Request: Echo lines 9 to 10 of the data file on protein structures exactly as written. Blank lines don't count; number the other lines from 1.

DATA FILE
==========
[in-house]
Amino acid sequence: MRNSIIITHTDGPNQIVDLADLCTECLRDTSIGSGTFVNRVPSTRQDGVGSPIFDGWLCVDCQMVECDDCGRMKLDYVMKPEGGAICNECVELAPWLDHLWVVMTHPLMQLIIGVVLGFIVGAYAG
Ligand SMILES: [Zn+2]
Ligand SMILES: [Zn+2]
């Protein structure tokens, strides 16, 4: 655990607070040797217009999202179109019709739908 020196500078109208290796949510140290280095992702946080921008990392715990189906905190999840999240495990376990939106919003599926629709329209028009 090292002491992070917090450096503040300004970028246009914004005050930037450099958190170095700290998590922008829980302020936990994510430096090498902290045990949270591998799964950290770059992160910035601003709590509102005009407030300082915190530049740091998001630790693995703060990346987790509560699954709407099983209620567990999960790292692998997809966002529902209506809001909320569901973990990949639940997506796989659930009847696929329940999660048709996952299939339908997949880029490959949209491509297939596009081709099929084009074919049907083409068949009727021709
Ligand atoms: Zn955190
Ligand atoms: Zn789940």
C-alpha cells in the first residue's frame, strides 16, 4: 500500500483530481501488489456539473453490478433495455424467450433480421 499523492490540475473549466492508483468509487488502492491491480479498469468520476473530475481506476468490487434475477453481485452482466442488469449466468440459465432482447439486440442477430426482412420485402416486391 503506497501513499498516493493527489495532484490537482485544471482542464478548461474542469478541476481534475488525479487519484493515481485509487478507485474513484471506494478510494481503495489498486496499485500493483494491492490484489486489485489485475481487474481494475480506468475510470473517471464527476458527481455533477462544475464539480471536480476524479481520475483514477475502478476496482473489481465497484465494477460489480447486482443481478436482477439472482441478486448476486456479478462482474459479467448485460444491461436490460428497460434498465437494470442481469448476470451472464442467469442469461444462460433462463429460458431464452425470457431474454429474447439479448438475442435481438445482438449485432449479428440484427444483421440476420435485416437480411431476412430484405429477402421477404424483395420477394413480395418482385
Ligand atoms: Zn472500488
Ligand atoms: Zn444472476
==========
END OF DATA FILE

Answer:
Ligand atoms: Zn472500488
Ligand atoms: Zn444472476